For 150 years, visitors to New Court have been greeted by a large ornamental iron and enamelled sign. Long before the addition of the words ‘New Court’ to the façade of the building, this sign announced to callers that they had indeed arrived at the home of the London Rothschild business.
Nathan arrives in ‘The Lane’
New Court has been the centre of Rothschild business for over 200 years. Nathan Mayer Rothschild, (1777-1836), first moved to New Court in 1809 from Manchester where he had established a branch of his father's Frankfurt merchant house in 1799. Following the death of his father-in-law, the London merchant Levi Barent Cohen, Nathan Rothschild moved to London in 1808 where it was clearly his intention to establish himself as a banker.
In 1809, Nathan Mayer Rothschild acquired the lease of No.2, New Court for £750, as a home for his family and as the centre of his London business interests. St Swithin’s Lane (named after a Saxon Bishop of Winchester, famous for charitable gifts and building churches), was an ideal choice, New Court had an attached warehouse so Nathan could continue his business as a merchant; and was short stroll away from the Bank of England and the Royal Exchange where Nathan would soon make his mark.
The second New Court: a 'palazzo' for business
In 1865, Lionel de Rothschild (1808-1879) who had succeeded his father in the family business decided that the time had come for a new building. A new ‘New Court’ was completed in the style of a grand Italian ‘palazzo’ to the design of Thomas Marsh Nelson. The domestic feel of the old New Court was swept away in favour of a building more imposing and business-like, and the impressive iron and enamel sign was hung over the entrance.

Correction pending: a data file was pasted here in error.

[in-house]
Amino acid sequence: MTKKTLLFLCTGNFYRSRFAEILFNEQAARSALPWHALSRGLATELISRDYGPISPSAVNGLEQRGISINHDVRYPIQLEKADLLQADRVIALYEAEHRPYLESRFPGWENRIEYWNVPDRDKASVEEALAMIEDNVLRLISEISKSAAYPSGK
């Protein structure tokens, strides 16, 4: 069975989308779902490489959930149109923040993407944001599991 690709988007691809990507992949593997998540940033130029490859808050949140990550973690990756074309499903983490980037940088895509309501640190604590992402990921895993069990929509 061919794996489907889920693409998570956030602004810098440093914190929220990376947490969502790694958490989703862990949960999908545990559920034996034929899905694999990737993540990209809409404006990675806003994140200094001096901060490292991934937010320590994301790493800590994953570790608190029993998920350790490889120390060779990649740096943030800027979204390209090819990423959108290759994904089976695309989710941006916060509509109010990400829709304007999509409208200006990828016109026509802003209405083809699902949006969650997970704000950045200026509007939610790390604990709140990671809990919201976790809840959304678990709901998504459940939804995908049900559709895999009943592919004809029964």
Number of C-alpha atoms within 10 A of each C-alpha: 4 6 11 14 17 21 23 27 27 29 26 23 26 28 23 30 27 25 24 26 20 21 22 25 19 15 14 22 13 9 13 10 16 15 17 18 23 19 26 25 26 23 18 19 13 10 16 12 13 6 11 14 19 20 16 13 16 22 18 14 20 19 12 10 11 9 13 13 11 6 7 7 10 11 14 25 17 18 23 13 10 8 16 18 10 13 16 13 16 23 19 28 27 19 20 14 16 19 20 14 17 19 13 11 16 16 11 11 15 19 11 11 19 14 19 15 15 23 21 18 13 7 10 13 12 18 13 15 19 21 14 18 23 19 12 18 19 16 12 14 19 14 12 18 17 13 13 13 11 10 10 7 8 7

Over the years, ‘The Lane’ has seen many changes. The Wren church of St Swithin’s which stood at the end of the lane, facing Cannon Street station, was destroyed in the Blitz in 1941; buildings along the lane have come and gone; in 1956, N M Rothschild and Sons expanded into Chetwynd House across the lane (demolished in 1996), and into the former London Assurance building at 1 King William Street in 1997. New Court itself has been rebuilt three times. Whatever the future holds for St Swithin’s Lane, Rothschild will continue to occupy centre stage.
The New Court Shield incorporates a number of symbols associated with the Rothschild family of Frankfurt, most prominently, five arrows. A clue to the choice of arrows is in the work of Moritz Oppenheim, the ‘painter of the Rothschilds’. A sketch in oils depicts the story told by Plutarch of Scilurus who, on his deathbed, asked his sons to break a bundle of darts. When they all failed, he showed them how easily the arrows could be broken individually, cautioning them that their strength as a family lay in their unity.
The first appearance of arrows representing the Rothschild family was in the Austrian patent for arms of 1817 that placed the brothers on the first rung of the nobility. In 1822, the brothers advanced yet further in the ranks of the Austrian nobility, becoming barons of the Empire. Many members of the family began to adopt the motif of the five arrows. It appears in letterheads, on bookplates, on porcelain, in jewellery and in countless other decorative ways. Although it was purely a matter of personal choice, a cross-channel split of opinion began to develop. The French family and bank gradually adopted 'arrows up' for all uses of the symbol, while the English remained faithful to the 'arrows down' version, although this division of usage has not always been strictly adhered to.
The New Court Shield also features the Latin motto adopted by the family in 1822, ‘Concordia, Integritas, Industria' (Harmony, Integrity, Diligence).